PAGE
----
There is a saying, “when in a hole stop digging”…
from Zero Hedge
There is a saying, when in a hole stop digging.
Unfortunately for former Goldman managing director and NY Fed president, Bill “let them eat iPads” Dudley, that is a saying he is not familiar with, and one week after his stunning Bloomberg op-ed in which he advocated the Fed to prevent Trump’s 2020 re-election by sending the economy in a recession, resulting in a brutal response from virtually everyone who slammed Dudley’s musings as the final proof that the Fed was in fact a political animal, one which is more powerful than the executive branch in its ability to pick and choose presidents, Dudley is out with an “explainer”, seeking to “answer” some of the main questions posed by his “provocative” piece.
After reading “What I Meant When I Said ‘Don’t Enable Trump“, let’s just say that Dudley fails in explaining why he said is not what he said, and if anything he has successfully doubled down, giving Trump even more ammunition to throw the book at the political Fed for not cutting rates fast enough as the president has been demanding for months, and for eventually taking the blame for the coming economic and market crash.
Dudley’s letter, written in rhetorical Q&A format, begins by asking himself what motivated him to write this article. His answer is two fold:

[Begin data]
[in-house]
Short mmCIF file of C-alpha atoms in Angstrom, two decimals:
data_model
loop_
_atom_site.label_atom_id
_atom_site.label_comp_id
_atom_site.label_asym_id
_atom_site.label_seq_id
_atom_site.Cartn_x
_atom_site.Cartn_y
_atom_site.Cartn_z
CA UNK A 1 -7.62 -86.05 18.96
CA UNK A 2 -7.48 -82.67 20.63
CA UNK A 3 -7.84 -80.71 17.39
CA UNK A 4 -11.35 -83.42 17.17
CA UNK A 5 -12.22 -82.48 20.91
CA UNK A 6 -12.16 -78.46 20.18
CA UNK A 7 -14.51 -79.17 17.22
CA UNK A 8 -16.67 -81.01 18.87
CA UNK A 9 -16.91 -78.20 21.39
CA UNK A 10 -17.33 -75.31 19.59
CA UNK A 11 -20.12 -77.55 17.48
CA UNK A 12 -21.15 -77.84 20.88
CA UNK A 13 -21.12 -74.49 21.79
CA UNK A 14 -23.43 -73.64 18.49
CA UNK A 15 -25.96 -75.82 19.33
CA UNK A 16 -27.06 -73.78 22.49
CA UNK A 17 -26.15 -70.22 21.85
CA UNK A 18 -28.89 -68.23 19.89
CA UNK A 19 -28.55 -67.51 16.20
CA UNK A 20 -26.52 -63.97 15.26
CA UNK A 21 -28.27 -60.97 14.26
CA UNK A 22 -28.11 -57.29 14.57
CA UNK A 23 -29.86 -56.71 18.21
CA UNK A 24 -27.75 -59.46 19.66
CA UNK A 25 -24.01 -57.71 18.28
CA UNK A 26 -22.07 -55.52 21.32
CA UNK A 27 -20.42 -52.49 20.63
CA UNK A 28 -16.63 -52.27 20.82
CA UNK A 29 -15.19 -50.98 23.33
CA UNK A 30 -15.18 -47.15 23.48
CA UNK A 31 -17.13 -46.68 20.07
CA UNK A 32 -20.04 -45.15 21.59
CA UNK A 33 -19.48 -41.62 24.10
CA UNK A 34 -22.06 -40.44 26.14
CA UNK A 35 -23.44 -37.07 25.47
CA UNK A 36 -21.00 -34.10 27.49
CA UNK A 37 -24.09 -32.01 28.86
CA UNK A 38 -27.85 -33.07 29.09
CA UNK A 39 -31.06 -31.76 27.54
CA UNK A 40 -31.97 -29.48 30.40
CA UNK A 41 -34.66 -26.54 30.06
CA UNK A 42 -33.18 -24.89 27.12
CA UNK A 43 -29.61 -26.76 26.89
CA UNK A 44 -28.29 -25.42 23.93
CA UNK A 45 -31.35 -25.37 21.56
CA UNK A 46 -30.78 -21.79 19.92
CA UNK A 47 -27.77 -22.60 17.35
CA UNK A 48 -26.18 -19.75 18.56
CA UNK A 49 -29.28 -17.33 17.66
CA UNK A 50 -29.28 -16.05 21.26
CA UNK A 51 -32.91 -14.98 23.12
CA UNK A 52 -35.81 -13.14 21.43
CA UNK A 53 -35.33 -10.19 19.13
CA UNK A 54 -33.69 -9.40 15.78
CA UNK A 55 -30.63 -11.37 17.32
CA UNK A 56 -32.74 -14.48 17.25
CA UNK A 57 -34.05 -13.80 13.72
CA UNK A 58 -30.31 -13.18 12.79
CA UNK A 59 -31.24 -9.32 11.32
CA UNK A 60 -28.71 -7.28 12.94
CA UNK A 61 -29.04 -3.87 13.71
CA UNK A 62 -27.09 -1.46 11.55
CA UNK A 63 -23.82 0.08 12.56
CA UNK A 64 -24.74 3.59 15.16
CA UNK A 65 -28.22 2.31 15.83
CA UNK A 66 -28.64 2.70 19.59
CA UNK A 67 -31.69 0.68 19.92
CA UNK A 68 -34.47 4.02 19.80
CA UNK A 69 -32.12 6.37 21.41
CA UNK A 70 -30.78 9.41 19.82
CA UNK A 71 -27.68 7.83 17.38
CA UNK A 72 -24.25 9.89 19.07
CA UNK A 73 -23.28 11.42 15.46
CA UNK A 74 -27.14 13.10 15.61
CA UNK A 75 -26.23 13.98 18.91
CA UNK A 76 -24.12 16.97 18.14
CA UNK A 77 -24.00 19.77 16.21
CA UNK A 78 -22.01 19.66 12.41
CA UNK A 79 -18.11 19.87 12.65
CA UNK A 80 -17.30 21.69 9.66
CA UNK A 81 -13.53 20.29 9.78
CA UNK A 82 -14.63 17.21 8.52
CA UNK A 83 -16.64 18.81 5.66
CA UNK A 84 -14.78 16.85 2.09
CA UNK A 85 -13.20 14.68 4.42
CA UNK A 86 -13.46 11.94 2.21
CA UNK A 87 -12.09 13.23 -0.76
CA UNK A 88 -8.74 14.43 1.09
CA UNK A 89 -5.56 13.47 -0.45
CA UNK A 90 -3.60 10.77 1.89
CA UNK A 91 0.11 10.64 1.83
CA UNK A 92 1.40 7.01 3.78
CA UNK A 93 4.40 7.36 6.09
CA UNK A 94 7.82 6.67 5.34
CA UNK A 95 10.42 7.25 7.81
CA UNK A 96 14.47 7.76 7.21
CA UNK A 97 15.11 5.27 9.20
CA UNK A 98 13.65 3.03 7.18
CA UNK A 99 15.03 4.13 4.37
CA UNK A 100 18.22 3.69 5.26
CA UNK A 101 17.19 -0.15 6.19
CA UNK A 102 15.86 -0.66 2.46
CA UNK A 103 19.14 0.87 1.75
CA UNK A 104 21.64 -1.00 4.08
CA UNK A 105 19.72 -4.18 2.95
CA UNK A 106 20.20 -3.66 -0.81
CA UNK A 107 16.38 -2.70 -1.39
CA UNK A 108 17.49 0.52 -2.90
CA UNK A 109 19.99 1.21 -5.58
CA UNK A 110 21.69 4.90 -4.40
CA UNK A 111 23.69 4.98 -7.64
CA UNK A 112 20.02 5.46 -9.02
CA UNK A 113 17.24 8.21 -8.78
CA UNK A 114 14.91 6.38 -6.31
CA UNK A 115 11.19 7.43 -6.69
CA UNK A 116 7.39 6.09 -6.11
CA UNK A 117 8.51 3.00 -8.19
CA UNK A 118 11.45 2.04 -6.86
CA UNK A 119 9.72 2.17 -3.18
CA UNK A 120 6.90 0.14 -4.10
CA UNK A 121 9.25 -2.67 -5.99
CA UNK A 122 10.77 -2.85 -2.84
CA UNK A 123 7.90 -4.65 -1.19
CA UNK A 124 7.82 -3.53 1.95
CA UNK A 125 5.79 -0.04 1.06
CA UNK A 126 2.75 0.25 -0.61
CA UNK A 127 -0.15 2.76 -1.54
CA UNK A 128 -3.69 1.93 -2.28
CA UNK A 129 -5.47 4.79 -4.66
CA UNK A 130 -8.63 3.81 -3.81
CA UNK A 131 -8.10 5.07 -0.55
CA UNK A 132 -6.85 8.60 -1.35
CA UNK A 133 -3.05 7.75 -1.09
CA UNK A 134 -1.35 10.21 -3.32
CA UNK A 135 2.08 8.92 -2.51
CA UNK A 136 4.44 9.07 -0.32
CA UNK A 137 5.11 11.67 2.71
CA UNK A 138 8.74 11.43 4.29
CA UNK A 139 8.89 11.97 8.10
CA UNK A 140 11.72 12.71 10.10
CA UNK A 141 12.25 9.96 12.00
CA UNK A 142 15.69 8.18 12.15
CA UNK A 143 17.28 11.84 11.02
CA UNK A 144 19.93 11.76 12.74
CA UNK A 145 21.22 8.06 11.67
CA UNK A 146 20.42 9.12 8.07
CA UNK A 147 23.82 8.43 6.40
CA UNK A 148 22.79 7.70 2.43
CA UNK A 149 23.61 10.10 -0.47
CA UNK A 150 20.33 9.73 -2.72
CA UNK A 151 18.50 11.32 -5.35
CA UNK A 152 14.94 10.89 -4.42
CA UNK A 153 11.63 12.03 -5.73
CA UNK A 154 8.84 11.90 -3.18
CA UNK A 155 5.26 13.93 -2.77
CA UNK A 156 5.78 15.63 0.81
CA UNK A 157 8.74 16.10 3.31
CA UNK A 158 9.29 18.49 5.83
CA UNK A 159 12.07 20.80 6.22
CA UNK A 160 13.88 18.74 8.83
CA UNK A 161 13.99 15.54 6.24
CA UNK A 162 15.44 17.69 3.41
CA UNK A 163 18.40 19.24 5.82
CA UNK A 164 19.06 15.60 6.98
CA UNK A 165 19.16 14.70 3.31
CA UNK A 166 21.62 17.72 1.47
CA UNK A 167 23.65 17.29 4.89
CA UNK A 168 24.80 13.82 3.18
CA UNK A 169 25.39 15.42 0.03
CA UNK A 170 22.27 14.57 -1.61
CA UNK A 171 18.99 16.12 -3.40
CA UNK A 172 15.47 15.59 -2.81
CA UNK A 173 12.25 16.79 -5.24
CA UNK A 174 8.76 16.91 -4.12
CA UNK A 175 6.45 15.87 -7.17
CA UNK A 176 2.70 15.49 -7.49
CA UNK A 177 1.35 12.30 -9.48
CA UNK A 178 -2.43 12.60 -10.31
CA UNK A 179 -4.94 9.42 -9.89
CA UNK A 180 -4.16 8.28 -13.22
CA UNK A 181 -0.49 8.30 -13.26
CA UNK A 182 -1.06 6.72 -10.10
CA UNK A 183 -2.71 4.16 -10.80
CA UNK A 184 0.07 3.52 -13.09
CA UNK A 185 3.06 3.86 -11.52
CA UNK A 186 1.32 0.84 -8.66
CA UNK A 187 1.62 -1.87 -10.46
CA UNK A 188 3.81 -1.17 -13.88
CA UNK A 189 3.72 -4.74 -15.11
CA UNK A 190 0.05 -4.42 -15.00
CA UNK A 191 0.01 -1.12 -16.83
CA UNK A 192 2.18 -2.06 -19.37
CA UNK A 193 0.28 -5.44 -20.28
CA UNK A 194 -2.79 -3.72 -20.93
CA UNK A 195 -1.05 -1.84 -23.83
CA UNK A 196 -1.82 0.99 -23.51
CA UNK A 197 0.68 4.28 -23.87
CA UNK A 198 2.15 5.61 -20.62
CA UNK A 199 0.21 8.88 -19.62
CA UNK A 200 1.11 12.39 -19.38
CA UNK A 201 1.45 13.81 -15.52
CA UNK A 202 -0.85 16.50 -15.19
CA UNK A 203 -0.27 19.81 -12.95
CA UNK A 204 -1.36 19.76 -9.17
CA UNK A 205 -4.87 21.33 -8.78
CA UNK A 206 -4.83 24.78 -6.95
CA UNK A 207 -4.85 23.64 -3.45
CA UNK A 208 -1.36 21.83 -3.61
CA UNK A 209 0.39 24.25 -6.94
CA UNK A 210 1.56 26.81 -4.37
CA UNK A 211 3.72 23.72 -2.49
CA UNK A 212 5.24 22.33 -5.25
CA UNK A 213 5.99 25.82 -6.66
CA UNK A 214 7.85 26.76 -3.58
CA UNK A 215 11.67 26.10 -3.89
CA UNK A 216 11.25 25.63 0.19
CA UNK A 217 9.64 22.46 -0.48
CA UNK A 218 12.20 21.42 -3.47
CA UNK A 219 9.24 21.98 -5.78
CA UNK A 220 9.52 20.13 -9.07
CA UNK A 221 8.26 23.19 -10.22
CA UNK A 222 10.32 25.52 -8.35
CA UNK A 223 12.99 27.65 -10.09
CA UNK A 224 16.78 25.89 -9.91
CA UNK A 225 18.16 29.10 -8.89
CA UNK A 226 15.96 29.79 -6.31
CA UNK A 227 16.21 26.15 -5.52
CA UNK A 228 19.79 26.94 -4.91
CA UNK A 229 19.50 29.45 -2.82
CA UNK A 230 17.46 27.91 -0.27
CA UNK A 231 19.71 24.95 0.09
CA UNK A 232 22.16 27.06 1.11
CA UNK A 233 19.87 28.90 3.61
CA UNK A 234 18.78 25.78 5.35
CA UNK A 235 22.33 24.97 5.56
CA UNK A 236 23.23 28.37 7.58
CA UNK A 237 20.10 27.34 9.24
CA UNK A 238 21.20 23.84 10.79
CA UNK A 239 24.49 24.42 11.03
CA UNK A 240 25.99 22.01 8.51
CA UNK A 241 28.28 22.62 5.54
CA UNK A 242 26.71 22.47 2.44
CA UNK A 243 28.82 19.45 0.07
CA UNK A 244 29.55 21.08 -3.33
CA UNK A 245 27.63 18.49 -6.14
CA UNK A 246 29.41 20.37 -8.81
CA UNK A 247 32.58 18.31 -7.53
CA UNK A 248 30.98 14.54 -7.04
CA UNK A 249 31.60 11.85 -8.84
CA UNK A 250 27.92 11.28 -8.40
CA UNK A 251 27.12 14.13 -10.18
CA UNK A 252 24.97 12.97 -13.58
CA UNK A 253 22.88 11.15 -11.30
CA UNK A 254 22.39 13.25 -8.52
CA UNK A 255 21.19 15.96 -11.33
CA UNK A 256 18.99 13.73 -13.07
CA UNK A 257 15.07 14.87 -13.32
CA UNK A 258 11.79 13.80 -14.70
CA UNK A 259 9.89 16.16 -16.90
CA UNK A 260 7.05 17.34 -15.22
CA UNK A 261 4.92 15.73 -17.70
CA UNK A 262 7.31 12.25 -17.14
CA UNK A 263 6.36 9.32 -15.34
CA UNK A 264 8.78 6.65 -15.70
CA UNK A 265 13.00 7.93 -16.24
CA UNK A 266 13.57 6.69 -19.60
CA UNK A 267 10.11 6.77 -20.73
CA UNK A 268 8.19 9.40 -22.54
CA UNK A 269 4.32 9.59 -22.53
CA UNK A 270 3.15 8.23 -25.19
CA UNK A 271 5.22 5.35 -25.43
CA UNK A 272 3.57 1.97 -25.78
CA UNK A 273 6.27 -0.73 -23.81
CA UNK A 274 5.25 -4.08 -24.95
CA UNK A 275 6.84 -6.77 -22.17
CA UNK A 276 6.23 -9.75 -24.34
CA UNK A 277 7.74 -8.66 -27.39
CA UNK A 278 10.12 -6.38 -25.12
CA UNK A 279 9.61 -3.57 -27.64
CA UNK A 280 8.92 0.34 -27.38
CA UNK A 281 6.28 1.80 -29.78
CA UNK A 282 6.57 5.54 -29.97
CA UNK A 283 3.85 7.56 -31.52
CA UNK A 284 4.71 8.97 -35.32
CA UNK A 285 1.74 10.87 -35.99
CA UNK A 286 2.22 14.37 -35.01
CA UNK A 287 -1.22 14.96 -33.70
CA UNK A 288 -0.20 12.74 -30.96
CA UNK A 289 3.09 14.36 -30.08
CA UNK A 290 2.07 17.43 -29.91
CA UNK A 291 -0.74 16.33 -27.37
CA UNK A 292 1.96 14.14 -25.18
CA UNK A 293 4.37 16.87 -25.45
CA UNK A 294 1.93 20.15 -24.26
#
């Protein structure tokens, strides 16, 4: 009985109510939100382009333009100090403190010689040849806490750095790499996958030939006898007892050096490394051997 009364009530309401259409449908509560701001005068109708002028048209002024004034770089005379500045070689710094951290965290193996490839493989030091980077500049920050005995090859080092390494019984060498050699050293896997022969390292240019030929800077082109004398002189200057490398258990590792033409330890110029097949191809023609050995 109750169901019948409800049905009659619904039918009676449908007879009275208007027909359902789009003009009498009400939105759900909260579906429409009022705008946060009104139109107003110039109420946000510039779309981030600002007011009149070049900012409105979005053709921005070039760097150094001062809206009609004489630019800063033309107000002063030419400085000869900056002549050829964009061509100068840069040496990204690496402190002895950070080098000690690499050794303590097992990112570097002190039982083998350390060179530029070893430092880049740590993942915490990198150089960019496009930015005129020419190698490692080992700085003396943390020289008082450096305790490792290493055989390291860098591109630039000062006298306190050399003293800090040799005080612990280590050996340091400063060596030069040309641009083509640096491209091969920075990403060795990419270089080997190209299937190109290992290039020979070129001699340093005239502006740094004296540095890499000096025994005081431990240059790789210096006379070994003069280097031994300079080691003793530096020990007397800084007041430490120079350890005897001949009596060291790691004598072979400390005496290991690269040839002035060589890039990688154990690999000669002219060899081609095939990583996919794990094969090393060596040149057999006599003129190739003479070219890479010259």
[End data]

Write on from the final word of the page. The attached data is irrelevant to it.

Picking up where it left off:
First, President Trump’s trade war with China was increasing uncertainty about how global trading rules would evolve, what tariffs would be imposed, what changes firms might need to make to their global supply chains, and what the downside risks might be for the U.S. economy. Just a few days before the article was published, the president ordered U.S. firms to pull out of China.
Second, the president continued to attack the Federal Reserve and push it to ease monetary policy further. He emphasized that the Fed, not the White House or its trade war with China, should be blamed if the economy faltered. His attacks on the Fed included characterizing Chairman Jerome Powell as an “enemy” — on par, in his view, with President Xi Jinping of China.
As Dudley “saw it”, the combination of the trade war and the president’s attacks on the Fed “threatened to put the central bank in an untenable position”, one where Trump was shifting responsibility for the downside risks from his trade war onto the Fed. “I thought this was an important issue worth exploring.”
What Dudley means here is that whereas traditionally the Fed has been commended for bailing out